Look, let’s make no mistake about it, there has not been a schism here in public opinion because the conscious progeny of the downtrodden has never agreed with the sins of the transgressors.

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We, as a wronged people, have never adored their beloved forefathers. The fact that we’ve recited the Pledge of Allegiance and participated in song and dance is best explained as a ritual we’ve been coaxed into — a social custom by way of inculcation. Perhaps some are holding their hands over their hearts during the theatrics to show love to the souls lost in the trans-Atlantic slave trade, those lynched, tarred and feathered and otherwise deprived of humanity in the name of America.
Maybe some are holding their hands there because they are apologetic — their hearts going out to those affected by the labor and allegiance they’ve contributed to empowering the super-monster that this country has become, therefore for some, the posturing an elegiac gesture.
There has never been one America so there has never been one journal of the American experience to read from. One point of view, the one of the slave progeny, is a reflection of social realities; whereas another P.O.V., the one from the spawn of the unforgiven, is a matter of self-service en masse, an account derived from ethnic vainglory that they find necessary to propagate and navigate their cultural trajectory.
Those people could have only been as primitive as their socio-political and religious tapestries. The fact that enslaving another ethnicity was then the colorful mores, does not deem the crimes of past and the arrogance of present incommensurable. That’s only F.A.ST. Talk from a two-faced nation, one that though haughty and imperfect, we were bequeathed to work with and enrich, to mold into the great land of liberty that it professes to be for all, in statues, statutes, stature and statehood.

F.A.ST. Talk / Wilson 6

Those of us who understand the complexities of why the football players kneel or raise the clenched fist can only do so because we are not simple. We know that critics have placed the cart before the horse with their salvo of attacks on the players in saying the football field is no place for political theater. This is selective persecution. The framing of that argument should have been raised to the NFL decades ago due to the fact that the display of the flag, playing of the anthem, and in some cases the staging of members of the armed forces on the field — none of which have anything to do with football — are causes and actions which happen first and then bring about effects and reactions. Put another way, if these causations did not take place, there would be neither opportunity nor need for a reaction of protest.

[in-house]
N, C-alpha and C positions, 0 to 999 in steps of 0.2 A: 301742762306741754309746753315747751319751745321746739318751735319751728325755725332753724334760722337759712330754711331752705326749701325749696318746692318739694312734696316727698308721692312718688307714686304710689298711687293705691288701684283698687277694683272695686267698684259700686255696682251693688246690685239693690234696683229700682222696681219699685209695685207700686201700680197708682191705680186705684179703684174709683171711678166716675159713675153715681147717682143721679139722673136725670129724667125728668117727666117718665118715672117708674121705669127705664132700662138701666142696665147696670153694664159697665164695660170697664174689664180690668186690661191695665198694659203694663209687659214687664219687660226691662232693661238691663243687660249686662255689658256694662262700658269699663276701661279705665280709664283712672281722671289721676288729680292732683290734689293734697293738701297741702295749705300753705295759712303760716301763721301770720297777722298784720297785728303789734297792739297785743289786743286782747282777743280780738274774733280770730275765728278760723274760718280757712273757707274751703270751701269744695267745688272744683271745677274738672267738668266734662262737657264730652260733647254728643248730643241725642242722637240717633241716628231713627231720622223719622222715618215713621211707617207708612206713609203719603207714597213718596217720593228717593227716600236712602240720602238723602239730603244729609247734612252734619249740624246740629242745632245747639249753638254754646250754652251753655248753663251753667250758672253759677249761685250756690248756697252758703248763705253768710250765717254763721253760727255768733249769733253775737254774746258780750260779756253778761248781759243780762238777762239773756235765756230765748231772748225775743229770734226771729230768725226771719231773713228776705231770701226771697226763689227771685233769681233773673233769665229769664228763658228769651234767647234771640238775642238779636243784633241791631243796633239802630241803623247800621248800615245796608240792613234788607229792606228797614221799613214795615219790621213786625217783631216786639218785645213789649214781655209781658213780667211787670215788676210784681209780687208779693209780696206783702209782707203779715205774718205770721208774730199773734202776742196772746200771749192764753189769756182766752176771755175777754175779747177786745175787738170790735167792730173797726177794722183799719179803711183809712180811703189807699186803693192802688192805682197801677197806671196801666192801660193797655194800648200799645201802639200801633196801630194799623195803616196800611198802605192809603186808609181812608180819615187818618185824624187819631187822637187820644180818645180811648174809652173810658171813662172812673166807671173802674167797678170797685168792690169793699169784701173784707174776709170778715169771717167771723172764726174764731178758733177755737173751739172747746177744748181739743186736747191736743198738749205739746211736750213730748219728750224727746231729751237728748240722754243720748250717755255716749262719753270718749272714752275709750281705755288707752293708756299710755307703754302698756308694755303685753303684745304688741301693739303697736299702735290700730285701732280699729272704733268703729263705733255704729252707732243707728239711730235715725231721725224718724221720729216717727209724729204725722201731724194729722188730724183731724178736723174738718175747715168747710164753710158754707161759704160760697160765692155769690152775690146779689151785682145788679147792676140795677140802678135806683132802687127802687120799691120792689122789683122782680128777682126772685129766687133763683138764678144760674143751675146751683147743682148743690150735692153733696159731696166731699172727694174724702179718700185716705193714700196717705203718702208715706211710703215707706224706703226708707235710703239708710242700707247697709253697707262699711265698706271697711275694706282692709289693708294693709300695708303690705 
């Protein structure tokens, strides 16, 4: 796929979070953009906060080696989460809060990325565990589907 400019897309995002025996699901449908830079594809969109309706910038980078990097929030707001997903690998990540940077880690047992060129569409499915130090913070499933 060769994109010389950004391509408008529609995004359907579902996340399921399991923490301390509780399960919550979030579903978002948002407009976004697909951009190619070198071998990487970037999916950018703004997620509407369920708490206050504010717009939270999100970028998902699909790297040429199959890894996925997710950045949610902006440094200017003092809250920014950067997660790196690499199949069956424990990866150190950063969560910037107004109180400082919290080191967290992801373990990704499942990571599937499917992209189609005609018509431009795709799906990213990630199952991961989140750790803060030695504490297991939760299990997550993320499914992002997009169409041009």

In fact, the Department of Defense has paid millions of dollars to the NFL for those elaborate exhibitions. This means that the motives of these brothers in the NFL have only been able to become “politicized” because they are responding to an action that from its commencement has always been political in nature.
So if the defenders would only quit talking long enough to hear us — because we can sing together but we can’t talk together, right? — they would come to discern that these issues are self-inflicted wounds.
For how can we be “one nation” under a groove if part of us is telling the rest of us . . . some of us keeps telling most of us, that these things are hurtful only to receive reckless disregard? Where is the love? From that perspective, we, as a country lack self love.

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Even big faced Benjamin Franklin knew that “A little neglect may breed great mischief. . . for the want of a nail the shoe was lost; for the want of a shoe the horse was lost; and for the want of a horse the rider was lost”.
As I stated in my book, Glass Wallpaper: The Poetical Eulogy of a Political Prisoner:
“We have fought battle after battle to become equal
stakeholders in this nation. This nation has come a long way:
Slavery, Civil War, Reconstruction, Jim Crow, Civil Rights.
There were changes. The institutions of racism changed. The
flag and National Anthem have remained the same. . . after all
the changes we’ve been through, maybe they should change
the flag and anthem to ones that reflect our growth through
change. One that hasn’t waged war on the Native Americans,
Blacks, Hispanics, and no, we haven’t forgotten those
Japanese internment camps either. I’m just sayin’ I can stand
for a flag that stands for me. . . but why is that flag flying over
this plantation?”
Setting my diatribe aside, though we as Black people are expected to assimilate in “America”, the flags, anthems and statues act as reminders that we are only African American. A sort of American. Different. Hyphenated i.e., indicated as individuals of mixed background or composition and set apart for a specific purpose.
But the fact that they hyphenate us is spot-on, it can mean to connect or divide. Unfortunately what is on display will cause us to remain the latter, disconnected by America’s rusty customs and singing of the same ol’ song with a forked tongue. Ride on America. . . ride on.